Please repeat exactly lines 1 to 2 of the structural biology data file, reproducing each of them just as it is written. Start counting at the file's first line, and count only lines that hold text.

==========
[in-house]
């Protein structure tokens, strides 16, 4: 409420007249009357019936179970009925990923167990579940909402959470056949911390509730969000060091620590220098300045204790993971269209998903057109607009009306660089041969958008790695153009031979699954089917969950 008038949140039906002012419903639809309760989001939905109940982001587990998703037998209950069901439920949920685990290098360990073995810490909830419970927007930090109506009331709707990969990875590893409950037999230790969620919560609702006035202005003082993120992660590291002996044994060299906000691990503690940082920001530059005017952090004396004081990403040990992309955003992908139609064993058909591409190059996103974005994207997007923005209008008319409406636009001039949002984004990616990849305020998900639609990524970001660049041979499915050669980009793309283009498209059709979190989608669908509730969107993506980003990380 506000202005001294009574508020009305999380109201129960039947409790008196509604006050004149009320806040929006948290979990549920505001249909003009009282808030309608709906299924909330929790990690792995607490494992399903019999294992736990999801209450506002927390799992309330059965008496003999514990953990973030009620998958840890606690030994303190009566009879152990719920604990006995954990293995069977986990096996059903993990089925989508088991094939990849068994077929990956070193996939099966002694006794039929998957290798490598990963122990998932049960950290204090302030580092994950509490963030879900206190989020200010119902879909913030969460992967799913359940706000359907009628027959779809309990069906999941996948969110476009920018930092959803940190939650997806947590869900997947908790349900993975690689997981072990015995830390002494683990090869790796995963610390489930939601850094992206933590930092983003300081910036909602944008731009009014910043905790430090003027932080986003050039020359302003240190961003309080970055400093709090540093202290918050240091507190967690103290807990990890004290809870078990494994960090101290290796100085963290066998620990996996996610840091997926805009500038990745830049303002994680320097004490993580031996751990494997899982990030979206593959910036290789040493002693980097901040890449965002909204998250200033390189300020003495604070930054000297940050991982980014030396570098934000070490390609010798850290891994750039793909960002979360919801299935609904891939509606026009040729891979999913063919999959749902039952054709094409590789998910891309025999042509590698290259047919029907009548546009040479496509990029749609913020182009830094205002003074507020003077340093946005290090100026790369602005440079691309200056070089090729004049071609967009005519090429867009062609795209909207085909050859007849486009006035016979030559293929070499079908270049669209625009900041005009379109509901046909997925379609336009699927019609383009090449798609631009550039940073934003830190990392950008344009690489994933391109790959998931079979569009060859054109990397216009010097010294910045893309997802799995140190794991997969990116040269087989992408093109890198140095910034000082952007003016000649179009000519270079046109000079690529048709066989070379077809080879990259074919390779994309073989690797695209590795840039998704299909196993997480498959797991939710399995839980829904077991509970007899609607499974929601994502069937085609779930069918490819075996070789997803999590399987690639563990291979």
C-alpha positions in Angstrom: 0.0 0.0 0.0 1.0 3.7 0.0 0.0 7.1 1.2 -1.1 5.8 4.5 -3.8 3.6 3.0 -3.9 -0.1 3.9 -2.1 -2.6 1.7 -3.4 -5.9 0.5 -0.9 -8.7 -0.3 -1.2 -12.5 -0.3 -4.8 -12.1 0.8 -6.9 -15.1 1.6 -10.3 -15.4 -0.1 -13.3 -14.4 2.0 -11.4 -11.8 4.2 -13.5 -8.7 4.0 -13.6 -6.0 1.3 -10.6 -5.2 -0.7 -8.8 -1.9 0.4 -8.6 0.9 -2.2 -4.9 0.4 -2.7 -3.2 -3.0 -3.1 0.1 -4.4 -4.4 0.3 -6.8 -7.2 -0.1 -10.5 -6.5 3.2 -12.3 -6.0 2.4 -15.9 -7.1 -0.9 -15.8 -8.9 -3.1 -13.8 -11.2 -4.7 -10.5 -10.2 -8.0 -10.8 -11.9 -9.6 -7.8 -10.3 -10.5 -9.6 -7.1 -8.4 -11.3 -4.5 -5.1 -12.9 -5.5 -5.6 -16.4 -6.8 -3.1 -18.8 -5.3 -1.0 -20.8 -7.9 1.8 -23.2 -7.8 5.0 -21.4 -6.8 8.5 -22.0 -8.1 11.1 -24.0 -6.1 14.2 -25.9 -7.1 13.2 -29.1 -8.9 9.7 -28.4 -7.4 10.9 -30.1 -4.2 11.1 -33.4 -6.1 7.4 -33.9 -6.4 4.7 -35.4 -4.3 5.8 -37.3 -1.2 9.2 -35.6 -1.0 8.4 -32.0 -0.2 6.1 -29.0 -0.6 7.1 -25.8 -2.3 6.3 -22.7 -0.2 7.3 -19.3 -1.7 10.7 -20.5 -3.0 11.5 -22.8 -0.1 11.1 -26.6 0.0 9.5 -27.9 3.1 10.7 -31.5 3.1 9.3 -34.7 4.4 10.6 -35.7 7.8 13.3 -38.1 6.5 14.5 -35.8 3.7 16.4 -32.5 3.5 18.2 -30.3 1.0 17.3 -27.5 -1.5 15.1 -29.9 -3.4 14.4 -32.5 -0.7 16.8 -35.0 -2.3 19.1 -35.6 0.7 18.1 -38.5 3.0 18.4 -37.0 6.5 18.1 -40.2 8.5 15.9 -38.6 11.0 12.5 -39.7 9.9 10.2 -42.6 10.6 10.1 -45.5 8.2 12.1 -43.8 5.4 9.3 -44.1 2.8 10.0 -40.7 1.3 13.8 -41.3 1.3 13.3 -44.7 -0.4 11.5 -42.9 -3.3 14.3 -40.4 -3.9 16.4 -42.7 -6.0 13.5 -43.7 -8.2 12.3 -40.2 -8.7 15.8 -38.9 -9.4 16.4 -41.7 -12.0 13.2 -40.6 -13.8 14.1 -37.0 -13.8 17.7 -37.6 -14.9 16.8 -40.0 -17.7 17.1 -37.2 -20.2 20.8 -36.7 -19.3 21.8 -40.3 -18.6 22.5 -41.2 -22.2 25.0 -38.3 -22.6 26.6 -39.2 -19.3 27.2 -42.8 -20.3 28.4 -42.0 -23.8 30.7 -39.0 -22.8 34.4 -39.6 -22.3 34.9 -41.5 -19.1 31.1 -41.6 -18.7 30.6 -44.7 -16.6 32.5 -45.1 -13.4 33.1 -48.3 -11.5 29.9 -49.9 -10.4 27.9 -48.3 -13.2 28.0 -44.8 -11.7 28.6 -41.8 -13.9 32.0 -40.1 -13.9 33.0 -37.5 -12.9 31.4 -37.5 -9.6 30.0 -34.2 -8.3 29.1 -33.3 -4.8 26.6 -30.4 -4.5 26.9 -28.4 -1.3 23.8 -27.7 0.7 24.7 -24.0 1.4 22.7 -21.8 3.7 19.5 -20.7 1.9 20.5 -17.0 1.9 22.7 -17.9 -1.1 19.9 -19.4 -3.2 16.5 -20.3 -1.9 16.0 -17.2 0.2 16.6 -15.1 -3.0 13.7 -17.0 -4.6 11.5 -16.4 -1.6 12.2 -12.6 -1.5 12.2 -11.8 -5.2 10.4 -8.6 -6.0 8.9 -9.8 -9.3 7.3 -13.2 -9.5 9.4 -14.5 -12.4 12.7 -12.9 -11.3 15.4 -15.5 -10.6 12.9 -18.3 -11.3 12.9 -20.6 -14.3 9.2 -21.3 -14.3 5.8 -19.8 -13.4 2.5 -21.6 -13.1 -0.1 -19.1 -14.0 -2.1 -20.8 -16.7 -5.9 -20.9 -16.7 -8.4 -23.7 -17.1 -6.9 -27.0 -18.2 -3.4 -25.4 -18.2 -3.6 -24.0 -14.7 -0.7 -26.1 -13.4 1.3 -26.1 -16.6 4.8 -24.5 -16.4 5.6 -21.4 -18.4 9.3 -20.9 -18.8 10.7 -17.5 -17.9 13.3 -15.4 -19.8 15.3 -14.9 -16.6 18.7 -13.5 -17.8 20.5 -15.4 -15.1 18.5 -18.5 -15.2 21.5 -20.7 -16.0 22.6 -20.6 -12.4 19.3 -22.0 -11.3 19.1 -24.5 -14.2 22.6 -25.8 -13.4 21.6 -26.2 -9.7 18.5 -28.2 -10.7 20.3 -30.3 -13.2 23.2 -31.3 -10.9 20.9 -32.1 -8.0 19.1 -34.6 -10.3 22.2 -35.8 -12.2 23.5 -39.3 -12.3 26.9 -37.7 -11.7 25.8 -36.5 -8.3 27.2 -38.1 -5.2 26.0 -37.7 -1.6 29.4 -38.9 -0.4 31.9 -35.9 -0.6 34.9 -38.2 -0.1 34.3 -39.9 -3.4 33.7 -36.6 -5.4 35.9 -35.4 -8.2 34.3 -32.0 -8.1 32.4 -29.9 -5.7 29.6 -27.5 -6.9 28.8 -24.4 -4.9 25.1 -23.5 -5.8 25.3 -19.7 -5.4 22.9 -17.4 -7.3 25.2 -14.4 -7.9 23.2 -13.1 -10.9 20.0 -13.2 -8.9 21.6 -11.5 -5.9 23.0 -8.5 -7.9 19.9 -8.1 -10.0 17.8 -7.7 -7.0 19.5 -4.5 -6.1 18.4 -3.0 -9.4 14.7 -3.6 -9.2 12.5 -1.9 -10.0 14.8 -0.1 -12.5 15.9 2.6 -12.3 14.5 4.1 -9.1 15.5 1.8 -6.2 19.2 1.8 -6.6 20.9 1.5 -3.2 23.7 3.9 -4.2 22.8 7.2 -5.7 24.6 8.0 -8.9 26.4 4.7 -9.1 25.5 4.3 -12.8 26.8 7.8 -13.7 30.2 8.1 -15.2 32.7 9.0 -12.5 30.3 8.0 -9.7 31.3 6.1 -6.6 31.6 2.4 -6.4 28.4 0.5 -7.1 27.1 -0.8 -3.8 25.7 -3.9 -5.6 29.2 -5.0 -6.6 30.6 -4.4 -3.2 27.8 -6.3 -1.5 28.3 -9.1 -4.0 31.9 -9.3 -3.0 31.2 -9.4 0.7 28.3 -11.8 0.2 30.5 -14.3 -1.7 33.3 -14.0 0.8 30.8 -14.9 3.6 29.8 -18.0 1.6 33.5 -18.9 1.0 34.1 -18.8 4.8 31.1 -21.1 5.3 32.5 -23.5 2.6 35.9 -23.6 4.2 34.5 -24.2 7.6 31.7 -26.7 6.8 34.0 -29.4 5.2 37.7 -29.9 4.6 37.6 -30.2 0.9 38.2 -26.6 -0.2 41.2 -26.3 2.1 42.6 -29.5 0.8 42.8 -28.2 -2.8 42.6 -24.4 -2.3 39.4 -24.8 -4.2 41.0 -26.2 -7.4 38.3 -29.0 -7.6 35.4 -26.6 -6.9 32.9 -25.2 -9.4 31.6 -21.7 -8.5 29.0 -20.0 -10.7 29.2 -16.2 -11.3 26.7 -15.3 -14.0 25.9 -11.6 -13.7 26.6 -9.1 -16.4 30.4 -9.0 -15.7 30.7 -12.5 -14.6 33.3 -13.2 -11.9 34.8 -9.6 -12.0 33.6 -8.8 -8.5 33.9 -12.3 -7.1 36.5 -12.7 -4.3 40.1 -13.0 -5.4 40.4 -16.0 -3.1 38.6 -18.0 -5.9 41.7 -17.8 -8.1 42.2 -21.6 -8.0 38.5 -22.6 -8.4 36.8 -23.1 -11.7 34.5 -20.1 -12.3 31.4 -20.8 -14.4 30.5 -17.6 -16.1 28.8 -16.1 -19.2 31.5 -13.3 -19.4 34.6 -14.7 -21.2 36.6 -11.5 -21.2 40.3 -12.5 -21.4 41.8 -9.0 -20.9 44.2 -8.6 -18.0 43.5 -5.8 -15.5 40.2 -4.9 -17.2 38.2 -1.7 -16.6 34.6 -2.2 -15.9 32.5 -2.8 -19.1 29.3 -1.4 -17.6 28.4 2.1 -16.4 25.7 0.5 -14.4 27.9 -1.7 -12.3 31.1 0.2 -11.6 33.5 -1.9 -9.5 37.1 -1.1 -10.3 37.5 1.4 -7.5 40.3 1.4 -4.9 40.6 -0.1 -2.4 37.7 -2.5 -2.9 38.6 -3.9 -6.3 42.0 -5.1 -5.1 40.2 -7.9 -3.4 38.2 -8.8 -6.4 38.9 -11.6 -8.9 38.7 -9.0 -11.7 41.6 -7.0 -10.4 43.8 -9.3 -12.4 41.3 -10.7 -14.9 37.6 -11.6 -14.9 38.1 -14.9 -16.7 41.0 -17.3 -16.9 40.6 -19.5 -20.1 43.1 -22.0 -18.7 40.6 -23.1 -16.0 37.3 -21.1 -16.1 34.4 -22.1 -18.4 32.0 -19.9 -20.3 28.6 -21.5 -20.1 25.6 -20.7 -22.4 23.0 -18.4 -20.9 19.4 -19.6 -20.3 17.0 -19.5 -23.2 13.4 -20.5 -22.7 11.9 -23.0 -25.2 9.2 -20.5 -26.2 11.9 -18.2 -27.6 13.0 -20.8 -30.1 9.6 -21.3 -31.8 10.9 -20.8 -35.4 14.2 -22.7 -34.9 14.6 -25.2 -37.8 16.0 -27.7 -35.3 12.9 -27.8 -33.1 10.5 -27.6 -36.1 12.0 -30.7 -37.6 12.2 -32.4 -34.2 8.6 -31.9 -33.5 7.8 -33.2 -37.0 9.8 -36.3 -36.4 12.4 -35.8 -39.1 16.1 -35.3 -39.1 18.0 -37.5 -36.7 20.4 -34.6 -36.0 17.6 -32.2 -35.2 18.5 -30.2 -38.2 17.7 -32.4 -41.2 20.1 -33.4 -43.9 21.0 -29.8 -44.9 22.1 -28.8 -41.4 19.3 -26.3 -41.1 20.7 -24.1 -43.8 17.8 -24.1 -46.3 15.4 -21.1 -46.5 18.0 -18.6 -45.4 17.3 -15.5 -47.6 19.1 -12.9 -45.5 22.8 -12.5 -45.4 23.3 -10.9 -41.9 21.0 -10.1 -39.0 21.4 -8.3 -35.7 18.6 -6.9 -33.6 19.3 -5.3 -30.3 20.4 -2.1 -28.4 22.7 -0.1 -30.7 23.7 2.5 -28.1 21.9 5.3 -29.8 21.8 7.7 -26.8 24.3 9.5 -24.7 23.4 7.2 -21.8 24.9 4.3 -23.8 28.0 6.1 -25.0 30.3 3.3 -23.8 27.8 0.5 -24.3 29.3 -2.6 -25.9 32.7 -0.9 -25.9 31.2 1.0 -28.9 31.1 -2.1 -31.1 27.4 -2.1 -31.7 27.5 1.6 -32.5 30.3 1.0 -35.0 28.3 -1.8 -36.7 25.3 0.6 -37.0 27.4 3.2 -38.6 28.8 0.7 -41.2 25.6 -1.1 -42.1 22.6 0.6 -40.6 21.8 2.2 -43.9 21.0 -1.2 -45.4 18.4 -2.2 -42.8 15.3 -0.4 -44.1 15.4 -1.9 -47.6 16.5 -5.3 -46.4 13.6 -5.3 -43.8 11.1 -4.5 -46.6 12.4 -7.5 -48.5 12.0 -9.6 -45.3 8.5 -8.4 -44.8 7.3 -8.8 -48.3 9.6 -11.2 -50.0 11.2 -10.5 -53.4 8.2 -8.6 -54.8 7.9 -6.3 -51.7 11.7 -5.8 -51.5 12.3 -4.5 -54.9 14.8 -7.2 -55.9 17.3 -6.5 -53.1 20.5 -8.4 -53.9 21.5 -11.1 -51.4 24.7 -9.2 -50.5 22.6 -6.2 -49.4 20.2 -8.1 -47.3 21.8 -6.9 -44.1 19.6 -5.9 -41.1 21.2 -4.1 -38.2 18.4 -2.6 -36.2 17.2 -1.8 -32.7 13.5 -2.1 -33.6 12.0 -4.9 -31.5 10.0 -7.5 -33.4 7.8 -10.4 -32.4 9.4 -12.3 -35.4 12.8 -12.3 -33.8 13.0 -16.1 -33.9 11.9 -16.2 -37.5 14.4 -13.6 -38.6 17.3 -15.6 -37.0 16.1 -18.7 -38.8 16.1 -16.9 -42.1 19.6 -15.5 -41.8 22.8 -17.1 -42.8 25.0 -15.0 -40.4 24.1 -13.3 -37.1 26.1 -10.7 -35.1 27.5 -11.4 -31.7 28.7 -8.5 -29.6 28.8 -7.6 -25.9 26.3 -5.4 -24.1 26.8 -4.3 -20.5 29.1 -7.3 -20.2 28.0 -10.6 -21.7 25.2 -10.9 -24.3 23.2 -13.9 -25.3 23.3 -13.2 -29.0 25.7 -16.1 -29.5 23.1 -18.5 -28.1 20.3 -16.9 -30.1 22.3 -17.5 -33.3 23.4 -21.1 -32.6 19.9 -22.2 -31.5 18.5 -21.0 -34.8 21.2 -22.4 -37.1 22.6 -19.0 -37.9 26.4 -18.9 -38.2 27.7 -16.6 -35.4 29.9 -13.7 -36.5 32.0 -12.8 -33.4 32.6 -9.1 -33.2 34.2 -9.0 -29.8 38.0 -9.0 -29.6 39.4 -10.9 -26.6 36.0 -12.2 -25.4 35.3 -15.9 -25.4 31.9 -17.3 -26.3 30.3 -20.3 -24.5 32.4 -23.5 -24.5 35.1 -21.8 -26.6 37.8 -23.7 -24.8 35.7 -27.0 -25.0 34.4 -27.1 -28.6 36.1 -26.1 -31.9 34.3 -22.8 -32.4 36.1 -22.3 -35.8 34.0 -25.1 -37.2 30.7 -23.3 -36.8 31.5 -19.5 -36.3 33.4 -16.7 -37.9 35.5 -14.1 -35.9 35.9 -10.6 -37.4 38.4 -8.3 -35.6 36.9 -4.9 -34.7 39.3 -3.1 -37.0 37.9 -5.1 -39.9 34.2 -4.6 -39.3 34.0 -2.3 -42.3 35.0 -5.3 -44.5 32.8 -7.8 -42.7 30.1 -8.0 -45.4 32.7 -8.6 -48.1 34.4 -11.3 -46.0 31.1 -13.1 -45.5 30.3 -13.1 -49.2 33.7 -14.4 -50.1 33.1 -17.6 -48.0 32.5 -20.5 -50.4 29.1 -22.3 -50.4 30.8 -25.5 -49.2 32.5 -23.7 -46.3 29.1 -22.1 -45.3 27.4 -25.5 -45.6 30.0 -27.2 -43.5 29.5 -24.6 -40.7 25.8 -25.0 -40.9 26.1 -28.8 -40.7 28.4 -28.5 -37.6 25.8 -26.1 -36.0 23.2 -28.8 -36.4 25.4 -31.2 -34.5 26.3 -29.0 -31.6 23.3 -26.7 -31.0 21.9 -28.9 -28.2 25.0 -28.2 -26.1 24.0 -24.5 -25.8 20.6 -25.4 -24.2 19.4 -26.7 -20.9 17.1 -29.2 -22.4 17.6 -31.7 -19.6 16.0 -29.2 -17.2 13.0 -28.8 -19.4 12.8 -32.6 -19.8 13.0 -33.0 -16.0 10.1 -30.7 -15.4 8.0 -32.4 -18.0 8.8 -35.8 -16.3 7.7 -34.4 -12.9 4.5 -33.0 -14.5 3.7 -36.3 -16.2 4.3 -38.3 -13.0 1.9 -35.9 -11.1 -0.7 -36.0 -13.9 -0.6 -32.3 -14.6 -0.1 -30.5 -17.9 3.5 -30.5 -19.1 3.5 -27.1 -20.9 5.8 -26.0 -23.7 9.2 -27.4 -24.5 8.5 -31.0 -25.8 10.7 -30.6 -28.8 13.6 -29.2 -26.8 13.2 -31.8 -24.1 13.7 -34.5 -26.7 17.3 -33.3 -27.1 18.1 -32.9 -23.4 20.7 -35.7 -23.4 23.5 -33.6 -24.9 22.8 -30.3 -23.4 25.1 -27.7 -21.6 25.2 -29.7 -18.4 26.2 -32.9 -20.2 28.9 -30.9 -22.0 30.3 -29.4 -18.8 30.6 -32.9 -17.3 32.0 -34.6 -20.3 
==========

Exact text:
[in-house]
């Protein structure tokens, strides 16, 4: 409420007249009357019936179970009925990923167990579940909402959470056949911390509730969000060091620590220098300045204790993971269209998903057109607009009306660089041969958008790695153009031979699954089917969950 008038949140039906002012419903639809309760989001939905109940982001587990998703037998209950069901439920949920685990290098360990073995810490909830419970927007930090109506009331709707990969990875590893409950037999230790969620919560609702006035202005003082993120992660590291002996044994060299906000691990503690940082920001530059005017952090004396004081990403040990992309955003992908139609064993058909591409190059996103974005994207997007923005209008008319409406636009001039949002984004990616990849305020998900639609990524970001660049041979499915050669980009793309283009498209059709979190989608669908509730969107993506980003990380 506000202005001294009574508020009305999380109201129960039947409790008196509604006050004149009320806040929006948290979990549920505001249909003009009282808030309608709906299924909330929790990690792995607490494992399903019999294992736990999801209450506002927390799992309330059965008496003999514990953990973030009620998958840890606690030994303190009566009879152990719920604990006995954990293995069977986990096996059903993990089925989508088991094939990849068994077929990956070193996939099966002694006794039929998957290798490598990963122990998932049960950290204090302030580092994950509490963030879900206190989020200010119902879909913030969460992967799913359940706000359907009628027959779809309990069906999941996948969110476009920018930092959803940190939650997806947590869900997947908790349900993975690689997981072990015995830390002494683990090869790796995963610390489930939601850094992206933590930092983003300081910036909602944008731009009014910043905790430090003027932080986003050039020359302003240190961003309080970055400093709090540093202290918050240091507190967690103290807990990890004290809870078990494994960090101290290796100085963290066998620990996996996610840091997926805009500038990745830049303002994680320097004490993580031996751990494997899982990030979206593959910036290789040493002693980097901040890449965002909204998250200033390189300020003495604070930054000297940050991982980014030396570098934000070490390609010798850290891994750039793909960002979360919801299935609904891939509606026009040729891979999913063919999959749902039952054709094409590789998910891309025999042509590698290259047919029907009548546009040479496509990029749609913020182009830094205002003074507020003077340093946005290090100026790369602005440079691309200056070089090729004049071609967009005519090429867009062609795209909207085909050859007849486009006035016979030559293929070499079908270049669209625009900041005009379109509901046909997925379609336009699927019609383009090449798609631009550039940073934003830190990392950008344009690489994933391109790959998931079979569009060859054109990397216009010097010294910045893309997802799995140190794991997969990116040269087989992408093109890198140095910034000082952007003016000649179009000519270079046109000079690529048709066989070379077809080879990259074919390779994309073989690797695209590795840039998704299909196993997480498959797991939710399995839980829904077991509970007899609607499974929601994502069937085609779930069918490819075996070789997803999590399987690639563990291979």